NHL Commissioner Gary Bettman’s fondest memory at Nassau Coliseum took place May 24, 1980. That’s when Bob Nystrom’s overtime winner against the Flyers marked the beginning of a legendary dynasty, as the Islanders won their first of four straight Stanley Cups.
Bettman, a young lawyer at the time, recalled feeling overwhelmed as he watched then-league president John Ziegler hand the Cup over to Islanders captain Denis Potvin, as the rest of the team swarmed around them.
Back then, the NHL was the only sports league that had such a ceremony, in which the trophy was presented to the championship team in front of the fans. To Bettman, it was spectacular.
Standing outside of the Islanders’ nearly completed new home on Wednesday, the $1 billion dollar-plus UBS Arena next to the Belmont Park race track, it was difficult for Bettman to fathom that it took 41 years since that storied moment at the Coliseum for the team he grew up around to move on from “Fort Neverlose.”
There were great memories at the Coliseum, he said, but the due date for the arena that opened in 1972 had long expired.
The Isles will take the ice for a potential second-round, series-clinching Game 6 against the Bruins on Wednesday night at the Old Barn, a building that has been eroding for years and whose welcome signs read, “DANGER: ASBESTOS – may cause cancer.”
So 1255 Hempstead Turnpike’s days as the Islanders’ home base are numbered as soon as this postseason run ends in defeat — or another Cup presentation. However, those who had a hand in building UBS Arena made sure to incorporate the little details that made the Coliseum the one-of-a-kind building that it is.
“The Islanders have always had a great fan base, not just on Long Island, but in the metropolitan area,” Bettman told The Post Wednesday while touring the new building’s construction site.
“They’ve needed, for as long as anybody can remember, a first-class state-of-the-art home. And now they’re going to have it. The confluence of events couldn’t be more fortuitous.”
Through all the tours he has taken of NHL arenas over his 28-year tenure as commissioner, Bettman has noticed that each project takes the most recent top-notch standard and expands upon it.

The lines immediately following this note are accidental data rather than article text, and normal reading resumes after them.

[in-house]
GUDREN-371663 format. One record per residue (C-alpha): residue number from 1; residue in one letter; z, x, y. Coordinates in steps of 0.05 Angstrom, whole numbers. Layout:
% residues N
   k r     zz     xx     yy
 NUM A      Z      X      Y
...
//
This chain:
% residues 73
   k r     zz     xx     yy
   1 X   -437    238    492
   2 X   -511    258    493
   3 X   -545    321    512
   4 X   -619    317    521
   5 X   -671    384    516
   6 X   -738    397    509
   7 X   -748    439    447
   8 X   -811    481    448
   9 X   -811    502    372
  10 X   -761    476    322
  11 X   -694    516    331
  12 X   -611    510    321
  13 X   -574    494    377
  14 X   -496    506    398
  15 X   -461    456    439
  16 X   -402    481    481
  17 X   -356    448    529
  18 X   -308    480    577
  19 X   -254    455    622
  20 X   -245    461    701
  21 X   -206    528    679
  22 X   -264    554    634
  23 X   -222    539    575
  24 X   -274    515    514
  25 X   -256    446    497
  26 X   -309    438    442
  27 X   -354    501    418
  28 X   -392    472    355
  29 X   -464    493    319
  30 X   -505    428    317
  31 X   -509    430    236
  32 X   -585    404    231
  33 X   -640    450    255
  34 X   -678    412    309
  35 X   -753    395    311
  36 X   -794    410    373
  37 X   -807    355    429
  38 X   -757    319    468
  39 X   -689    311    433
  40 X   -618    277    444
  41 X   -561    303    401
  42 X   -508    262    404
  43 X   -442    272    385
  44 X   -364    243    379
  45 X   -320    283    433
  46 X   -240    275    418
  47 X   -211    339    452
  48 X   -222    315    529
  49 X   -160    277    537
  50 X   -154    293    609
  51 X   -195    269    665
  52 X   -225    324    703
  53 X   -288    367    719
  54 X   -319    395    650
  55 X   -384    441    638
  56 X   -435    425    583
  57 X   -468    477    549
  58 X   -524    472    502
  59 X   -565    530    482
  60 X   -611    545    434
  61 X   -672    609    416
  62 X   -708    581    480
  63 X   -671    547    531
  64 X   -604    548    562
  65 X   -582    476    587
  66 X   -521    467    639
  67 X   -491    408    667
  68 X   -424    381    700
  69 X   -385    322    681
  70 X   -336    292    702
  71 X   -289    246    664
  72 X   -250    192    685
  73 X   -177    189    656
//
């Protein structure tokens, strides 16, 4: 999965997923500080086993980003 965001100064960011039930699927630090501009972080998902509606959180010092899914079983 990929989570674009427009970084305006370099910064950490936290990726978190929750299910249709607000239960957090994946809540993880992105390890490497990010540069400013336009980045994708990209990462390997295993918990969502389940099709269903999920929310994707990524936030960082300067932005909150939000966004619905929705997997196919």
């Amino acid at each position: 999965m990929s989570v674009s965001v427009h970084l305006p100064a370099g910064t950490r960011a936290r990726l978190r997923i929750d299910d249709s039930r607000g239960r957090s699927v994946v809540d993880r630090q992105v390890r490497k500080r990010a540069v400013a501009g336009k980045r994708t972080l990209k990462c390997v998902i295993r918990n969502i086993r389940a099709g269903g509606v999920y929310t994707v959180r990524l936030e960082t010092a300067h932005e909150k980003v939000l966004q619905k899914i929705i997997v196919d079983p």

“Everyone seems to find a way to elevate it to the next level,” he said. “Based on the level of investment that they’ve made, they’ve spared no cost. That’s why you get what you’re seeing, which is simply incredible.”
The idea was to replicate the environment and culture of the Coliseum into the new-and-improved arena. It had to have that intimate feeling fans get when their cheers reverberate throughout the concourses.
To ensure that, the structure was built so that the distance from the ice to the roof was nearly the exact same as the Coliseum, along with the largest lower-bowl in the tri-state area. Yet, the arena will be able to seat roughly 17,500 fans, which is over 3,500 more than The Barn.
“For a year, I walked around when we were doing the design of the building, I walked around Barclays, I walked around the Coliseum,” Islanders co-owner Jon Ledecky said. “I tried to meet 400 to 500 fans a night. I’d say, ‘What do you want in a new building, you’re the stockholders, what do you want in your building?’ And the number one thing they said was the intimacy of the experience. They want to be a part of the experience.
“Looking to [Wednesday night], I don’t think there’s been a higher get-in price on ticket websites and that’s because everybody in New York wants to be a part of this experience.”
With the Islanders’ emergence as a consistent playoff contender the past three years under the Lou Lamoriello-Barry Trotz regime, the demand has exceeded expectations.
The Islanders are already nearly sold out (over 95 percent) of its season tickets for UBS Arena’s inaugural season in 2021-22. Premium seating, which is a little over 80 percent sold out, and season tickets is expected to account for approximately 15,000 of the 17,500 seats.
For comparison, when the Islanders were at Barclays Center from 2015 to last year, premium and general admission season tickets amounted to just 3,500.
Out of 56 suites, there are only seven left. They even had to convert a storage room into two more suites in order to keep up with the demand. The timeliness of the Islanders’ current success and the projected opening of their shiny new arena will have that effect.
But, at least until the end of the Islanders’ current playoff run, there will be one last hoorah at the Coliseum.
“We’ve taken the best of Nassau Coliseum,” Ledecky said, “and we’ve dropped it into this wonderful arena.”